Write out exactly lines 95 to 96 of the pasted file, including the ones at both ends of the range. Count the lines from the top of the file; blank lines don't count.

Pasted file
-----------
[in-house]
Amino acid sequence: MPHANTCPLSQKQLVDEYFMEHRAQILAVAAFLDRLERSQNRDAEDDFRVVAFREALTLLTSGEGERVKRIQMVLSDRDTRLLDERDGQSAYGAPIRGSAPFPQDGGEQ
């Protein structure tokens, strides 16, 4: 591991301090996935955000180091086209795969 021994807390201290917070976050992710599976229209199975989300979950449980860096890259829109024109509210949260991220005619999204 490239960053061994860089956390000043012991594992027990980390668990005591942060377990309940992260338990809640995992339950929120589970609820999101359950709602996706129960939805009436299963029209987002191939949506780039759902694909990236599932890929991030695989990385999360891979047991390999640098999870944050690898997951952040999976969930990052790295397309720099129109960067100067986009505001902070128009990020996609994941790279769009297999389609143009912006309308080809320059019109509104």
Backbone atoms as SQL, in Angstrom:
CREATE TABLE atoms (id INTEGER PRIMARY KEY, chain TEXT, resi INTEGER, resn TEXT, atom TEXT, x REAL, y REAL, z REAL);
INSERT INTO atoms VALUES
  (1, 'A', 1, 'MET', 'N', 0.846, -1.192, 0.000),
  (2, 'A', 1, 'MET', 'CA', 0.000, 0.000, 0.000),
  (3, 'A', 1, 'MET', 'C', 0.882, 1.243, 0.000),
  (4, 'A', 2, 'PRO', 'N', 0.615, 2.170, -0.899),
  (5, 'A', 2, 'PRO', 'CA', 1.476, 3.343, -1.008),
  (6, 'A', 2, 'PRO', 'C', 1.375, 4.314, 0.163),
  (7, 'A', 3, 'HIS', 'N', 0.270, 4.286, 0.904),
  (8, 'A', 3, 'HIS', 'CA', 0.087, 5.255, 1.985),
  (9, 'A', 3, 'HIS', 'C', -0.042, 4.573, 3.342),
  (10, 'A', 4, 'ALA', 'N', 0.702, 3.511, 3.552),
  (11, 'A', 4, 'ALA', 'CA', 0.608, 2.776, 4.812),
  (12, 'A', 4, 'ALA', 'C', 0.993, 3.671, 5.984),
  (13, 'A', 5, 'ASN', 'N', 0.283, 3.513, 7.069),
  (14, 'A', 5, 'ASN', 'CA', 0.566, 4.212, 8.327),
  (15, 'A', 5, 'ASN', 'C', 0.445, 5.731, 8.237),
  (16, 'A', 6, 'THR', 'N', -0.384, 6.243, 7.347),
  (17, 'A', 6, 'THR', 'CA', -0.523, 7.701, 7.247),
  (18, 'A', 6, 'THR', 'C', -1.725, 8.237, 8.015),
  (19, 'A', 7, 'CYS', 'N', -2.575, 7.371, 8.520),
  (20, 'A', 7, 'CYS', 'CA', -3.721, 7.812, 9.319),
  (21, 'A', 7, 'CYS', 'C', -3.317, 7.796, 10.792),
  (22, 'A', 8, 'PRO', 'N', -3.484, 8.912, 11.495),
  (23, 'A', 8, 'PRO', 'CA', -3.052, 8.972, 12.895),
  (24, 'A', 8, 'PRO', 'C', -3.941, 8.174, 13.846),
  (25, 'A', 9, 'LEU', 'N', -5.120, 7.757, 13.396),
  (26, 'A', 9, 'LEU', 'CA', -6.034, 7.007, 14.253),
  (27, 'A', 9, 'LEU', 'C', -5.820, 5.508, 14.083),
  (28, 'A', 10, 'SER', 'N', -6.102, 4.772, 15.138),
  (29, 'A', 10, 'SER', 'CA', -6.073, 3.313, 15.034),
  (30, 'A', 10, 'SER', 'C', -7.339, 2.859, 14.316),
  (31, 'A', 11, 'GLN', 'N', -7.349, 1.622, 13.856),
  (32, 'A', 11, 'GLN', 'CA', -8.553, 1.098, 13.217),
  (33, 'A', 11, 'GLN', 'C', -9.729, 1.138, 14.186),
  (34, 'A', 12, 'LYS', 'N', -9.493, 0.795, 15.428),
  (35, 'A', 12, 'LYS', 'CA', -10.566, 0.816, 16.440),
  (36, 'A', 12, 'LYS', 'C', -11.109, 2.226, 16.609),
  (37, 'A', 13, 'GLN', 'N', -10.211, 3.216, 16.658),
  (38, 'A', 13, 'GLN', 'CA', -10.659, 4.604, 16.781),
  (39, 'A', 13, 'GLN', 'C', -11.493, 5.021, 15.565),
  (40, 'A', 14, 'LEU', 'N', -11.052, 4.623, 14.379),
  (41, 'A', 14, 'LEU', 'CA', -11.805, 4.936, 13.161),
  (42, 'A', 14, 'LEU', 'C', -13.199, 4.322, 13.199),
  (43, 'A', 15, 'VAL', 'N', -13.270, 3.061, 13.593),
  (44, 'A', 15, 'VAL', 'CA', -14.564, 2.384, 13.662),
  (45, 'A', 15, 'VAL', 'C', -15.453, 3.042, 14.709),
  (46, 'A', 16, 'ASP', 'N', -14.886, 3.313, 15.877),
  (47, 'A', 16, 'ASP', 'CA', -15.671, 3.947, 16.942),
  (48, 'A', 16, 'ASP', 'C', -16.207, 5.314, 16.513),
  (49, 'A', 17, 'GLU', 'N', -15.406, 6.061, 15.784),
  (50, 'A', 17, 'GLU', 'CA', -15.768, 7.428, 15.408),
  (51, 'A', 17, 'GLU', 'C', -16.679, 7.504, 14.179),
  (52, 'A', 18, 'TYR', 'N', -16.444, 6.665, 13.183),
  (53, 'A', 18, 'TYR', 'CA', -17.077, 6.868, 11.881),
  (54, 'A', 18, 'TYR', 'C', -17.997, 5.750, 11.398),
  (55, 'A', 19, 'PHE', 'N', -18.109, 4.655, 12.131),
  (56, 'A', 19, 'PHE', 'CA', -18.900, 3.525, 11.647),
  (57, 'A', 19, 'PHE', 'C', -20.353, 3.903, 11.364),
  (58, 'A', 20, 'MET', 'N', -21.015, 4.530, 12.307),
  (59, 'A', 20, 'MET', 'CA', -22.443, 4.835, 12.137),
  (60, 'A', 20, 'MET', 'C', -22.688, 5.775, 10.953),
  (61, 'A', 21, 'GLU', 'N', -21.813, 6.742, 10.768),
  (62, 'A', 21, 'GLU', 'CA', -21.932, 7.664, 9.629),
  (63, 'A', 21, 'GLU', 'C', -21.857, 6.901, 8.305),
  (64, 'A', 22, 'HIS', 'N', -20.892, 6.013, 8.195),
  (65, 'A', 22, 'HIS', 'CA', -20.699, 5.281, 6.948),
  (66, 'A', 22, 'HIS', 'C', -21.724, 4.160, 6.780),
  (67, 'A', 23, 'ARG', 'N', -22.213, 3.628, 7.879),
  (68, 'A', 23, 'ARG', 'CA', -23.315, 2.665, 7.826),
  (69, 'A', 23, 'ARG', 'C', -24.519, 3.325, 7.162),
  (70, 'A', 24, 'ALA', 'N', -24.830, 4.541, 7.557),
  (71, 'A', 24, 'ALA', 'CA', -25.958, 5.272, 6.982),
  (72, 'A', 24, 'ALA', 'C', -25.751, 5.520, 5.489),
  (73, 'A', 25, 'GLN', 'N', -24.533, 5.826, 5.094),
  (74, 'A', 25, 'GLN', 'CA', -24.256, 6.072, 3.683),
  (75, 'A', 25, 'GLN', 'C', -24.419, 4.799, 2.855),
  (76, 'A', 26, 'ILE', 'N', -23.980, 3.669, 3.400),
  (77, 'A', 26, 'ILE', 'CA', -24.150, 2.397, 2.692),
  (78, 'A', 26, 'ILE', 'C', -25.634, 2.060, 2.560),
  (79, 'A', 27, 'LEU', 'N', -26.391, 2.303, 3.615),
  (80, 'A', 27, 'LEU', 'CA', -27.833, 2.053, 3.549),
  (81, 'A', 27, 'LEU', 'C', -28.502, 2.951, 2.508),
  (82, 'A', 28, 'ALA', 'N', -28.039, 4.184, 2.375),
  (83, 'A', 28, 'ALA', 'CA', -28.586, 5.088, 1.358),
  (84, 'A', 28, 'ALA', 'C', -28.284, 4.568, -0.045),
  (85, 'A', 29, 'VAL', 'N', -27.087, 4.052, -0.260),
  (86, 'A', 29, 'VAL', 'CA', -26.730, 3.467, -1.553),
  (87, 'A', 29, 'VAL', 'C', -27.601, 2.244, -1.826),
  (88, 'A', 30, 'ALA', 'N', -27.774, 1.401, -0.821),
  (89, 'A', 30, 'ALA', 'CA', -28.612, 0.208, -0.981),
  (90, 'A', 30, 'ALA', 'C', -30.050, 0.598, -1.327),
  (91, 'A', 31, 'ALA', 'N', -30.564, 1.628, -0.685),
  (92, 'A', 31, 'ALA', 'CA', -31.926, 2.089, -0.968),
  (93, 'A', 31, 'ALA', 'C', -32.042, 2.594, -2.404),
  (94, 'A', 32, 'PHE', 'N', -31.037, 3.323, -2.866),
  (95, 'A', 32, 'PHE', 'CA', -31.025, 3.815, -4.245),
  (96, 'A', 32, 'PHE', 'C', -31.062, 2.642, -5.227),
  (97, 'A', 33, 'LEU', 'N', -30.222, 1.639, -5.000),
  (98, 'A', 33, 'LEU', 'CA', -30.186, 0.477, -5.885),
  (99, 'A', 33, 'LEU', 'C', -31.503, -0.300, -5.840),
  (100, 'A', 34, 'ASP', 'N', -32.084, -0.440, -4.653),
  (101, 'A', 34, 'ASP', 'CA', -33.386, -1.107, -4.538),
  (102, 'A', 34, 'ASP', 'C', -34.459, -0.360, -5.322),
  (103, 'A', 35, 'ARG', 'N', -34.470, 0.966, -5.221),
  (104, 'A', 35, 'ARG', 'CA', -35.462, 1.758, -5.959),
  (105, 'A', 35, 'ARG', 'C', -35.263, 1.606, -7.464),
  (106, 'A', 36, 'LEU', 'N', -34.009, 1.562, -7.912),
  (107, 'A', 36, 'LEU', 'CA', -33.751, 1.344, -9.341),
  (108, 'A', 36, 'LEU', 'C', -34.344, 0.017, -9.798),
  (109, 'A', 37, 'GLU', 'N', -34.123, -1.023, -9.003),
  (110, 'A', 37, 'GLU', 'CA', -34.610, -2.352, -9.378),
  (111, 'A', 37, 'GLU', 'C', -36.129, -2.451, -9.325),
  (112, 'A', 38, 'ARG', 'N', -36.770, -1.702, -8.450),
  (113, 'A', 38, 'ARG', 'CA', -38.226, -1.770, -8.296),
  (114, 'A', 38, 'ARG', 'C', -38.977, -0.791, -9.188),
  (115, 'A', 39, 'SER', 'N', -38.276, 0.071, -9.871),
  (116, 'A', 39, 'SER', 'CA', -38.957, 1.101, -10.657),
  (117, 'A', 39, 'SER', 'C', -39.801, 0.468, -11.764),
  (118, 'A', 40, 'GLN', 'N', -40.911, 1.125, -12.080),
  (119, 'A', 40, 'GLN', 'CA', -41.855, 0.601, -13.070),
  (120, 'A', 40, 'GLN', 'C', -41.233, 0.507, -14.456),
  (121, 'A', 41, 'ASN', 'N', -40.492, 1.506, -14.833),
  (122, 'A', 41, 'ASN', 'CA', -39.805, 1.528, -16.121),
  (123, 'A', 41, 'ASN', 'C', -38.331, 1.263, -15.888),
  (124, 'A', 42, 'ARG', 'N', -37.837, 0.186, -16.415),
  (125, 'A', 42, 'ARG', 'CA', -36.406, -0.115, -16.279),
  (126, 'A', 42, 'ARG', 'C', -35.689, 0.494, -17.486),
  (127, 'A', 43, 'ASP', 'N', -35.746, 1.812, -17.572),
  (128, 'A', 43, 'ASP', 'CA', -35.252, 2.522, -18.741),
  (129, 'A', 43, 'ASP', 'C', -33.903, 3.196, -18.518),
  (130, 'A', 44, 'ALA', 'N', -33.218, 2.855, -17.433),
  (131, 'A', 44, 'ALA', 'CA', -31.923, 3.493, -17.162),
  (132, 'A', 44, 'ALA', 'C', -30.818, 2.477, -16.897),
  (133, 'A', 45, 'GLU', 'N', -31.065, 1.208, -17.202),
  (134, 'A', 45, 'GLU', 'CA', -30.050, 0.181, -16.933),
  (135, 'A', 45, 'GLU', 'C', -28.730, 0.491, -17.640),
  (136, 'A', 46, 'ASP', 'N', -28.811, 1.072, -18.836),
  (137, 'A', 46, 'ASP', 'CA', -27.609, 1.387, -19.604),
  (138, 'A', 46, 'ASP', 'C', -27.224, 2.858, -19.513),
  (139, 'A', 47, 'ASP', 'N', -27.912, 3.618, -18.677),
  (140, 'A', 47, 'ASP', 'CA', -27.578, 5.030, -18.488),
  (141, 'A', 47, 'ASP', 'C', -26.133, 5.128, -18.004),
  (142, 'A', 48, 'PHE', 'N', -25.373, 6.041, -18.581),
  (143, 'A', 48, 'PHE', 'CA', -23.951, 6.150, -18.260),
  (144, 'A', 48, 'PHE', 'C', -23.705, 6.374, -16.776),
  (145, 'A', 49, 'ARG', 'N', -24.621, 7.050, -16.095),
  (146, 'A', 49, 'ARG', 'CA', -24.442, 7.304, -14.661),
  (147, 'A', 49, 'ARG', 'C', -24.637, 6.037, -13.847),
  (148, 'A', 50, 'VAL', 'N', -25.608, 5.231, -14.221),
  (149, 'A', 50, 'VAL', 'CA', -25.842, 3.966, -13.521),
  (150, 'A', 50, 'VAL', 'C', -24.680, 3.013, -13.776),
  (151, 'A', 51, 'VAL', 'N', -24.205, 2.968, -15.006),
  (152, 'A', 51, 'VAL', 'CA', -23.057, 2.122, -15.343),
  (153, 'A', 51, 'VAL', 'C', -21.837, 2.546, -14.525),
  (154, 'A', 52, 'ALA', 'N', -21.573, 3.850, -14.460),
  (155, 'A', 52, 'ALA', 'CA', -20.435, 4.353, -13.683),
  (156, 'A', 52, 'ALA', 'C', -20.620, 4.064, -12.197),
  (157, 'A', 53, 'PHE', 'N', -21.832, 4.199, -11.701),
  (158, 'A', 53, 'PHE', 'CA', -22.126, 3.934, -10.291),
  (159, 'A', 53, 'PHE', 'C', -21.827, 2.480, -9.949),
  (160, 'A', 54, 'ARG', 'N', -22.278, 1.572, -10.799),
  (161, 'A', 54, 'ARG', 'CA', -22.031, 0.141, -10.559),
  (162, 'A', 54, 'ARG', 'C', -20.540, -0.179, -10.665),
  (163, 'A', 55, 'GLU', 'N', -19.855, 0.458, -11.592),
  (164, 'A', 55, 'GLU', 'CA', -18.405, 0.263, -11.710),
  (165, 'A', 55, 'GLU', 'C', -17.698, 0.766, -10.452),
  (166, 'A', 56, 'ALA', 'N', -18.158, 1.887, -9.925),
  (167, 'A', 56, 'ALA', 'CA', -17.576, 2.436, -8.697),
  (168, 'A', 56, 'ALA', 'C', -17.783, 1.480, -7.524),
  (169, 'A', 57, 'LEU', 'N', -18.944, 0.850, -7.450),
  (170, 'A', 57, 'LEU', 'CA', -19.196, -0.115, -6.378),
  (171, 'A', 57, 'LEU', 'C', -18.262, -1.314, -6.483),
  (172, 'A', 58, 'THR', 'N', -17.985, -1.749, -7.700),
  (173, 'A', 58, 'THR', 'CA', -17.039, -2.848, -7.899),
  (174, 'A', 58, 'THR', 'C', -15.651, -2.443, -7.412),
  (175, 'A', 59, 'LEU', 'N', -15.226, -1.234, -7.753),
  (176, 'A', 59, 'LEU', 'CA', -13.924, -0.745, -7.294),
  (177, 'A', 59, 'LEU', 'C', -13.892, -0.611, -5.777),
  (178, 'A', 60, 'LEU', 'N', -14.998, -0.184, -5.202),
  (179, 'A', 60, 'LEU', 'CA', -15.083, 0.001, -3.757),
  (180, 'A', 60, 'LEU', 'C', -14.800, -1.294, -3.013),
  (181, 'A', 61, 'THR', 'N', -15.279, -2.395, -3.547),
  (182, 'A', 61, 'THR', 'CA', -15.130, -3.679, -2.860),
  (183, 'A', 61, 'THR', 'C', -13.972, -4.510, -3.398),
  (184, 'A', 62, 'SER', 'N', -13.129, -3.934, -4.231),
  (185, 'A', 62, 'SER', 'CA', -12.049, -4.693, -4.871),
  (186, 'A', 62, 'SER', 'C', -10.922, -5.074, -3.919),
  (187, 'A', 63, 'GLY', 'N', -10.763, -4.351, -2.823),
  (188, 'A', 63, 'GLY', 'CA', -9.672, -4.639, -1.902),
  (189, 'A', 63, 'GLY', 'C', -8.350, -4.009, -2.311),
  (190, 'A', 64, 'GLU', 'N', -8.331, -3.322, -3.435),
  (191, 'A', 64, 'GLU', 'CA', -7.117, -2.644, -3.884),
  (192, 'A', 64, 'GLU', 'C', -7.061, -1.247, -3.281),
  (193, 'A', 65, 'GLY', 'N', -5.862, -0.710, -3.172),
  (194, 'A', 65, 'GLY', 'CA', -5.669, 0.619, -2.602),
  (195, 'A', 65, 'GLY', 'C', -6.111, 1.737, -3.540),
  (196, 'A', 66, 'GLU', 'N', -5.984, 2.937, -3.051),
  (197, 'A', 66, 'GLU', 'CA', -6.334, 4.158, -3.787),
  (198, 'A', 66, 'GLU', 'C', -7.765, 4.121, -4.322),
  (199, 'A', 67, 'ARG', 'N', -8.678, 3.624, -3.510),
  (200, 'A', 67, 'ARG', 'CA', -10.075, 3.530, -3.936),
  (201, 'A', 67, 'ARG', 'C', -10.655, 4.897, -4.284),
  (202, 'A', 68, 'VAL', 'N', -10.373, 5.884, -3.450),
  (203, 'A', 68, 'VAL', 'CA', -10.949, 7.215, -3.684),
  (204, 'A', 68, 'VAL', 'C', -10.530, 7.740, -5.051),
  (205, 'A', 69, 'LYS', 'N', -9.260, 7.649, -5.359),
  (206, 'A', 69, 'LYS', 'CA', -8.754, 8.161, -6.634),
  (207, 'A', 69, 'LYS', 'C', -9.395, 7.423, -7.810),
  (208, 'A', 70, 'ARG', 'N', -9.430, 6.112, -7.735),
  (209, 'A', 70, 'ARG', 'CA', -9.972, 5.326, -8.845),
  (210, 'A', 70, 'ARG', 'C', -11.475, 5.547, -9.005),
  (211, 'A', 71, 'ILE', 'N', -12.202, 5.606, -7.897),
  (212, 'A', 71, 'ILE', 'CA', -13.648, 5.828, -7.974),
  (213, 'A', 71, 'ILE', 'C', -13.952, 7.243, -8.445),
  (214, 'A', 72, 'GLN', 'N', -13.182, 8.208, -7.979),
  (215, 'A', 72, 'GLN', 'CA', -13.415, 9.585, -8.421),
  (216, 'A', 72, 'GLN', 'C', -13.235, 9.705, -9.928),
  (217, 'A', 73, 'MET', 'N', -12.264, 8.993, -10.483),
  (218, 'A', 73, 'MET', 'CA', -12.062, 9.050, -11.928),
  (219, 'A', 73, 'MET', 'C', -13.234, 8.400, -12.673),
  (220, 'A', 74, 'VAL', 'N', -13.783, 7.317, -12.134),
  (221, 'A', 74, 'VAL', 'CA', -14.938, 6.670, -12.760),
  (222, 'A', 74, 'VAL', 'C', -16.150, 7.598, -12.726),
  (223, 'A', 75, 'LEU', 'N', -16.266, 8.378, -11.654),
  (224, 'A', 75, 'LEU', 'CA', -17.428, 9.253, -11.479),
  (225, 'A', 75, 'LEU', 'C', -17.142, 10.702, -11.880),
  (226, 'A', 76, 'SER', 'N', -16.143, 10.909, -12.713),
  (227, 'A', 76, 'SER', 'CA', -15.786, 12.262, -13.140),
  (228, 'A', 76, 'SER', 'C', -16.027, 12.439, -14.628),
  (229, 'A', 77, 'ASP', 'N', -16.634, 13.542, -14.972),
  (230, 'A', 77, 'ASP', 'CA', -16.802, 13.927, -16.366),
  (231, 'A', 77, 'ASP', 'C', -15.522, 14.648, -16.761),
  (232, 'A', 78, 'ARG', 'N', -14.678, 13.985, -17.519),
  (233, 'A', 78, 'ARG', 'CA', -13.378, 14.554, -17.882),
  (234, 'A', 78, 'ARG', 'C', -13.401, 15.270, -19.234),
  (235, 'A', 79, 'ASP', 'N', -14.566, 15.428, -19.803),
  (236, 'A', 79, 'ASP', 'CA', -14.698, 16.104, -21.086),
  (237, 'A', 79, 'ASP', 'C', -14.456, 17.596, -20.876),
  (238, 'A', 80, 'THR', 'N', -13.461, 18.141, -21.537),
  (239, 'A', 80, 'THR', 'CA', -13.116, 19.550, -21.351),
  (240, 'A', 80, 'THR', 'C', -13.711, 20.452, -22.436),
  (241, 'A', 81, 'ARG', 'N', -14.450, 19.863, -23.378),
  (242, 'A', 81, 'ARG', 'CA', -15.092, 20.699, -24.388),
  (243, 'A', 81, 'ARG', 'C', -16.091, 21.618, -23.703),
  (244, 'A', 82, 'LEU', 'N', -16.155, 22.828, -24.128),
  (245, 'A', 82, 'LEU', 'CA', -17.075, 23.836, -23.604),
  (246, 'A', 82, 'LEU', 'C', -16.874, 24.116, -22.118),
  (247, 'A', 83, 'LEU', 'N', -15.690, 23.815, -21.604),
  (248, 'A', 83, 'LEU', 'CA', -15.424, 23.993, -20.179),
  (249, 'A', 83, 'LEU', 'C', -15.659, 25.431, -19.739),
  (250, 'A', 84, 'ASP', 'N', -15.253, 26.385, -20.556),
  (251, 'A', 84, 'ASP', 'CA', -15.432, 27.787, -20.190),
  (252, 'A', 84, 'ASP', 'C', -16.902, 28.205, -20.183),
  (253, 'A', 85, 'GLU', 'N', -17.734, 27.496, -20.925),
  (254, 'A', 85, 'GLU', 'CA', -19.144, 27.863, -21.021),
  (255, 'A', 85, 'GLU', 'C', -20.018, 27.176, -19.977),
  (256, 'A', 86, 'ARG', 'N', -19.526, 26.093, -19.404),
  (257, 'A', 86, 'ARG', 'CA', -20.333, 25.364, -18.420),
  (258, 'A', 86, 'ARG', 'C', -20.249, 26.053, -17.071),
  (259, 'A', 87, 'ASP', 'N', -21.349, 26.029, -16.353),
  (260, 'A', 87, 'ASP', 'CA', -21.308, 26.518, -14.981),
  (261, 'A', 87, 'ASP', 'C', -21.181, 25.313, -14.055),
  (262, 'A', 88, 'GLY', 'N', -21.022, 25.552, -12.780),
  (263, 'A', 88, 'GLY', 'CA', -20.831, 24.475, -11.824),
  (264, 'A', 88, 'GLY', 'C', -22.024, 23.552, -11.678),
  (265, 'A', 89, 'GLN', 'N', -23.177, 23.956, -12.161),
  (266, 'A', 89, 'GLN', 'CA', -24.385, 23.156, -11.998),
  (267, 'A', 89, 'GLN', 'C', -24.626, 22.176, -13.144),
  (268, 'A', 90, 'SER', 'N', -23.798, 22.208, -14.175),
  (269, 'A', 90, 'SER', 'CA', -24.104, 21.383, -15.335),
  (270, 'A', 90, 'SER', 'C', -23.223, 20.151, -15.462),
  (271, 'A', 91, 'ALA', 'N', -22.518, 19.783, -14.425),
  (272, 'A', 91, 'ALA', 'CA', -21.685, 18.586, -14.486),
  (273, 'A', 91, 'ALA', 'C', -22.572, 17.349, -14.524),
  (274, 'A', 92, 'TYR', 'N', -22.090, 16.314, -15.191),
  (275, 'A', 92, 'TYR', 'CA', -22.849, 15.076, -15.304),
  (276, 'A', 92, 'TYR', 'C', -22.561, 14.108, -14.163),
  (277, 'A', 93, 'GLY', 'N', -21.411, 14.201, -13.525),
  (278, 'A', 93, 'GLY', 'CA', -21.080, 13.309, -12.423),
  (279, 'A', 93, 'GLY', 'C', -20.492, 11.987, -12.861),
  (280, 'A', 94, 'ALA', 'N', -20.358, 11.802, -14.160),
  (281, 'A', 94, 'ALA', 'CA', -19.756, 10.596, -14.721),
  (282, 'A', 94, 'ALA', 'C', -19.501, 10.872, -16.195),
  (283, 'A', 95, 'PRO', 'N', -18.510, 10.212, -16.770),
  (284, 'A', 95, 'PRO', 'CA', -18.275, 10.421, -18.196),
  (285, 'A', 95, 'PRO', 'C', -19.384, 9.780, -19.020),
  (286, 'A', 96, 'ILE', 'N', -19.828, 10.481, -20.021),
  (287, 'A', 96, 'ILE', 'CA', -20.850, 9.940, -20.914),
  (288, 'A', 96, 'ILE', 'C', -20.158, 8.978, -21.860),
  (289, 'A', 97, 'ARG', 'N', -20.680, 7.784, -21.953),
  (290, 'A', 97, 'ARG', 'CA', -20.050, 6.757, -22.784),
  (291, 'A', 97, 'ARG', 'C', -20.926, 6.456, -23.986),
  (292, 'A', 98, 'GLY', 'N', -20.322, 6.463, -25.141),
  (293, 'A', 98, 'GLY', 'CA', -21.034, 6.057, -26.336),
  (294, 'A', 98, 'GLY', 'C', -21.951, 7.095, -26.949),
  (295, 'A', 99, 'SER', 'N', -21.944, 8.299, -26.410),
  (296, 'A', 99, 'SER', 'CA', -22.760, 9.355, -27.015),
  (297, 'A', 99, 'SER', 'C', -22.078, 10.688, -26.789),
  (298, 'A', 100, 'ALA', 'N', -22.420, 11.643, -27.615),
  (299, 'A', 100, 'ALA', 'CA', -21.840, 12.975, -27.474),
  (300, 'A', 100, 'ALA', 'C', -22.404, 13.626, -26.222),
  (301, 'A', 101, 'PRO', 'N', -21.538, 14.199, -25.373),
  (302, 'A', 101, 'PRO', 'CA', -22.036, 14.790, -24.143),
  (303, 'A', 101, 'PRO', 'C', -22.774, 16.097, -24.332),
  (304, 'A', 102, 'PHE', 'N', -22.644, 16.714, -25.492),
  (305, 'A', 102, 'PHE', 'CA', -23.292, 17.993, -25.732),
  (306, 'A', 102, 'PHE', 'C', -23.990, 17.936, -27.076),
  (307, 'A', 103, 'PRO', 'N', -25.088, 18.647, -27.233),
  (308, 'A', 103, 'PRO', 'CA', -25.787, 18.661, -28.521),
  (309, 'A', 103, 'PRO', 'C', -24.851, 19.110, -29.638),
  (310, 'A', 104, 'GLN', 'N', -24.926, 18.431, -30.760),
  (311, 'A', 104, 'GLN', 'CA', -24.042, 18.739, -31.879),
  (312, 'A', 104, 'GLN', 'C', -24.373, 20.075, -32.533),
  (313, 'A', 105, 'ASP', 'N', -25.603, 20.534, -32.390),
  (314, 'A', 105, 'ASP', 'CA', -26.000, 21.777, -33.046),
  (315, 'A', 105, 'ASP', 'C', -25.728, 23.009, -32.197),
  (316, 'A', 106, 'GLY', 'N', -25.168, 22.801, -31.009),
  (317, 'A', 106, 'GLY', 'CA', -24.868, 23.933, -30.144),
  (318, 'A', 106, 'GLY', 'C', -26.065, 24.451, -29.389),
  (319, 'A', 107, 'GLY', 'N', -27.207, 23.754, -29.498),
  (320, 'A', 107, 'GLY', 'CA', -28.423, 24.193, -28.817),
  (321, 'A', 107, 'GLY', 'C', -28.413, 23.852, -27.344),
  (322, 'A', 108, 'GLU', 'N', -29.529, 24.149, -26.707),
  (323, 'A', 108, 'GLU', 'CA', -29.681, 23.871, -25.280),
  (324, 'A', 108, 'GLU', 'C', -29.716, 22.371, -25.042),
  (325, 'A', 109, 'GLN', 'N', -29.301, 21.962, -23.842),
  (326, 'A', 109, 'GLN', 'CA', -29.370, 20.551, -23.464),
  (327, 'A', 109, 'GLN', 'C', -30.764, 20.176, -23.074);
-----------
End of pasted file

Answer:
  (89, 'A', 30, 'ALA', 'CA', -28.612, 0.208, -0.981),
  (90, 'A', 30, 'ALA', 'C', -30.050, 0.598, -1.327),